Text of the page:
As the refugee crisis from El Salvador, Guatemala and Honduras continues, immigration courts are swamped with cases where judges must decide whether or not to grant asylum to those fleeing violence in their home countries.
In 2014, the extortion letters came under her own door. The first demanded $1,000, the second, $3,000. This amount of money, she tells the court, would have taken her years to make. Her lawyer asks her how she felt when gang members came to her home. They shouted at her to give them money or they would kill her, she says, looking straight ahead. “I felt gripped with fear.” Gang members accosted her oldest son, César, at school, telling him he must join or his family would suffer. At the time, he was 11.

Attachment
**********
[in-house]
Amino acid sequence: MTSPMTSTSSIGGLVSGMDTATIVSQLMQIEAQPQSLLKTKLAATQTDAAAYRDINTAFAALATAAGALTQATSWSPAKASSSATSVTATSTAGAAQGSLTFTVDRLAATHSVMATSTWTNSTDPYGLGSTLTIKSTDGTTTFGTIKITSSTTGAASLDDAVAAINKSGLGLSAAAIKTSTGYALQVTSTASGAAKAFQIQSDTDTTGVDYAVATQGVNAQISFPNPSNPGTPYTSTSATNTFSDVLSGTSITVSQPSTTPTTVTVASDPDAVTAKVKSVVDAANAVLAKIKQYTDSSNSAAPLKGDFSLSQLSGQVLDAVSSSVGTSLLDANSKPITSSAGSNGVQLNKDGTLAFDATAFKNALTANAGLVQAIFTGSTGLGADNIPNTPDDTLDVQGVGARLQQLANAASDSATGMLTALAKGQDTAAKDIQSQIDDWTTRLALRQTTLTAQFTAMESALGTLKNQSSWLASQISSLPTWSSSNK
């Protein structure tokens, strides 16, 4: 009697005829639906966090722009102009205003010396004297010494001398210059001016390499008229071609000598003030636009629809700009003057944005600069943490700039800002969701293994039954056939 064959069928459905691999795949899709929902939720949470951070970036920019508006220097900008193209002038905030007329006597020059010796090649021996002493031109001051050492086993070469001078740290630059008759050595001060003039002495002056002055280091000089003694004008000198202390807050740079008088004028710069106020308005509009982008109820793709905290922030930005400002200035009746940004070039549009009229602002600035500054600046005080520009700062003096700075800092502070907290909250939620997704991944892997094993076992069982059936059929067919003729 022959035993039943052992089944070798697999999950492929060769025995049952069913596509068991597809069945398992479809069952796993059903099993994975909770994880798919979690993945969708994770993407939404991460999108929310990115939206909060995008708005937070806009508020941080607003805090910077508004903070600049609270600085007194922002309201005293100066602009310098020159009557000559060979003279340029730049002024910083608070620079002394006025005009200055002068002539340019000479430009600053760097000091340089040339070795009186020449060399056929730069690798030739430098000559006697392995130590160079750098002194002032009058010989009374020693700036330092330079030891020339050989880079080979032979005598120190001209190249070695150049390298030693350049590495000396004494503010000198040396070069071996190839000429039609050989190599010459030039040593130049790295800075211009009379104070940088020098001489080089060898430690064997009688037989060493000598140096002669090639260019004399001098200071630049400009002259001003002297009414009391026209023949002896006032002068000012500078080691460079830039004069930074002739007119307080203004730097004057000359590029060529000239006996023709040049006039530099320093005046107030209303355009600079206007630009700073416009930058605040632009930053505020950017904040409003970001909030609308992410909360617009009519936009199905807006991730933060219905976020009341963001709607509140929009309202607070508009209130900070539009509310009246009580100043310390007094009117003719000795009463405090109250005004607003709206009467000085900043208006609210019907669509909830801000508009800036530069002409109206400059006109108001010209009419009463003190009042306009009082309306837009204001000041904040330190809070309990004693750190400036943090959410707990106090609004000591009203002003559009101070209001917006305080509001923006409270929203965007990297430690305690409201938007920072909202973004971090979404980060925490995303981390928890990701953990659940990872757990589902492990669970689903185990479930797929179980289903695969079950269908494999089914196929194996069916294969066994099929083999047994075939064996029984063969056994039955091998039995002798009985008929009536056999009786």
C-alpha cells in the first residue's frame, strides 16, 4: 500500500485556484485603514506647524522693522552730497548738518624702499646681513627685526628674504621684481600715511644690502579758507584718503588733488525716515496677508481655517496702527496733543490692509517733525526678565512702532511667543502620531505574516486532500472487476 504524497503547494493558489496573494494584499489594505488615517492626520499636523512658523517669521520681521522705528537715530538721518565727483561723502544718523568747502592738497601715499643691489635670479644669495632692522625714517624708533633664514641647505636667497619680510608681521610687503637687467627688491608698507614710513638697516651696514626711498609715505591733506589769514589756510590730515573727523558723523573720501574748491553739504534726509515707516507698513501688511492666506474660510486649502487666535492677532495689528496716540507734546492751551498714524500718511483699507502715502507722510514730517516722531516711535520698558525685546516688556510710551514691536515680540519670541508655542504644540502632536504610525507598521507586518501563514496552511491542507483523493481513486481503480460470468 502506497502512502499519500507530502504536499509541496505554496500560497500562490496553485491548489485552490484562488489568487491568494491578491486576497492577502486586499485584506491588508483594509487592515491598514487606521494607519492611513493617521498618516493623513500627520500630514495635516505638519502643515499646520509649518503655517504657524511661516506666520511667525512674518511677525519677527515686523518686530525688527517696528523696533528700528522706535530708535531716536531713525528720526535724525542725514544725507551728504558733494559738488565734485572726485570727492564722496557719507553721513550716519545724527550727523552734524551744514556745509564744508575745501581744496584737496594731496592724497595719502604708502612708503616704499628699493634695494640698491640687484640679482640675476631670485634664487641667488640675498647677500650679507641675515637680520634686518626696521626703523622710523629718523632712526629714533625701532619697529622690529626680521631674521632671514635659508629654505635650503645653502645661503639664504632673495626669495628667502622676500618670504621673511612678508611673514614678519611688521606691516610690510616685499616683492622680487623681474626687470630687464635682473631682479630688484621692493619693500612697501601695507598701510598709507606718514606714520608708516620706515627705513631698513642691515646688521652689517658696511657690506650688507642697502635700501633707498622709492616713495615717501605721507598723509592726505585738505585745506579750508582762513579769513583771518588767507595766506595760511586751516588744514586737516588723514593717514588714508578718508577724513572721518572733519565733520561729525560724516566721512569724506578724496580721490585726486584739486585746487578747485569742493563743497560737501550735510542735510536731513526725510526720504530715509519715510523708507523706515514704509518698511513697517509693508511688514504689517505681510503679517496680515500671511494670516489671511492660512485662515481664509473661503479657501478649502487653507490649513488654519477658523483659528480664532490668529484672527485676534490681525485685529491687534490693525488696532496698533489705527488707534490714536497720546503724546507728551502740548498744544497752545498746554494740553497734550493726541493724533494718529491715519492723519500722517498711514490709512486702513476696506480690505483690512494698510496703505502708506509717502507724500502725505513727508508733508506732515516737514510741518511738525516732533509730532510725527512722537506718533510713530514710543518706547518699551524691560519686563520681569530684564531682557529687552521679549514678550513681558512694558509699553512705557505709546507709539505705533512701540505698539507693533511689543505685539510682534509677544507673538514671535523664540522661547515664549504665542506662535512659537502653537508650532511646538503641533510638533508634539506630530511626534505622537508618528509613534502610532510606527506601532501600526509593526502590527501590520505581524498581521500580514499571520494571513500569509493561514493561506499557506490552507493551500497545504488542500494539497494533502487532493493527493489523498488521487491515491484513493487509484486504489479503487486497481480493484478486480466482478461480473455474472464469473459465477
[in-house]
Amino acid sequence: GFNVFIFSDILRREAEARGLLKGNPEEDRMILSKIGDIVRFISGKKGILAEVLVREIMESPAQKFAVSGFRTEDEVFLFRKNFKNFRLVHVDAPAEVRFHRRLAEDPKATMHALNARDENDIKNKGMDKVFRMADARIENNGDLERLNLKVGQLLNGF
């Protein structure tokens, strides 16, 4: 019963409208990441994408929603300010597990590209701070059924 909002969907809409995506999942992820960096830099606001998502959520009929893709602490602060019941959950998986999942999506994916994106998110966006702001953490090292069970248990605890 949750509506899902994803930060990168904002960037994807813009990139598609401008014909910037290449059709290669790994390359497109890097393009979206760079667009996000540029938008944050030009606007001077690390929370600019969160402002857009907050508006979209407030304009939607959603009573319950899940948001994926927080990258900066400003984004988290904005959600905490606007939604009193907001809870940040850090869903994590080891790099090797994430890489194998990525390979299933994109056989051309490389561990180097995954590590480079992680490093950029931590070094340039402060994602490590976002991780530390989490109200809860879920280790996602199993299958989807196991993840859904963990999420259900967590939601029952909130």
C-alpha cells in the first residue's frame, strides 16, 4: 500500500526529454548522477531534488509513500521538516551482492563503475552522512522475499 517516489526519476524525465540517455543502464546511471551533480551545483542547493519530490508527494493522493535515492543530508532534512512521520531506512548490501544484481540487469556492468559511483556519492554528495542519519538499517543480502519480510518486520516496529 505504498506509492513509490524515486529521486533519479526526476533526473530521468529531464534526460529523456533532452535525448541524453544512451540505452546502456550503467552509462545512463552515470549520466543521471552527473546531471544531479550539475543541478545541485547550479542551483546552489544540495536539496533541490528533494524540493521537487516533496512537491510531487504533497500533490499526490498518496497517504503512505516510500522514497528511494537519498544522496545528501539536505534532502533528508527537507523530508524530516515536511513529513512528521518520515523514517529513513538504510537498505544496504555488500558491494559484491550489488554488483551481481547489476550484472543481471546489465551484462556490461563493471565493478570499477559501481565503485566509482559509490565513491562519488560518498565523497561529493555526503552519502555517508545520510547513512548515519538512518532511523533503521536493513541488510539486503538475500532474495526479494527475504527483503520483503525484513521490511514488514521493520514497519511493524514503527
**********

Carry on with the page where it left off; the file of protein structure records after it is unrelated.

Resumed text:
That was when she decided to leave El Salvador for good. She and her two boys traveled by foot and bus to the US-Mexico border in Texas. The journey took about a month. At the border she declared that she was seeking asylum. She and her boys spent one night in detention. Though their stay was short, the frigid conditions in the detention center, known by migrants as “las hieleras” or ice boxes, made a lasting impact on her younger son. Pablo is still afraid of air conditioning.Read the rest of their story here. They were the lucky ones with a team of volunteering law students from a local law school to develop and advocate their case. The process requires the collection and filing of numerous documents and forms with specific timelines, and judges are quick to reject cases that don't comply with the requirements, regardless of the merits of a case. It is certain that thousands of other meritorious cases fail for lack of a lawyer to guide mothers with children, or to assist unaccompanied minors. Like many other parts of the US legal system, the poor and unsophisticated are the persons least likely to receive justice and a humanitarian response to their plight.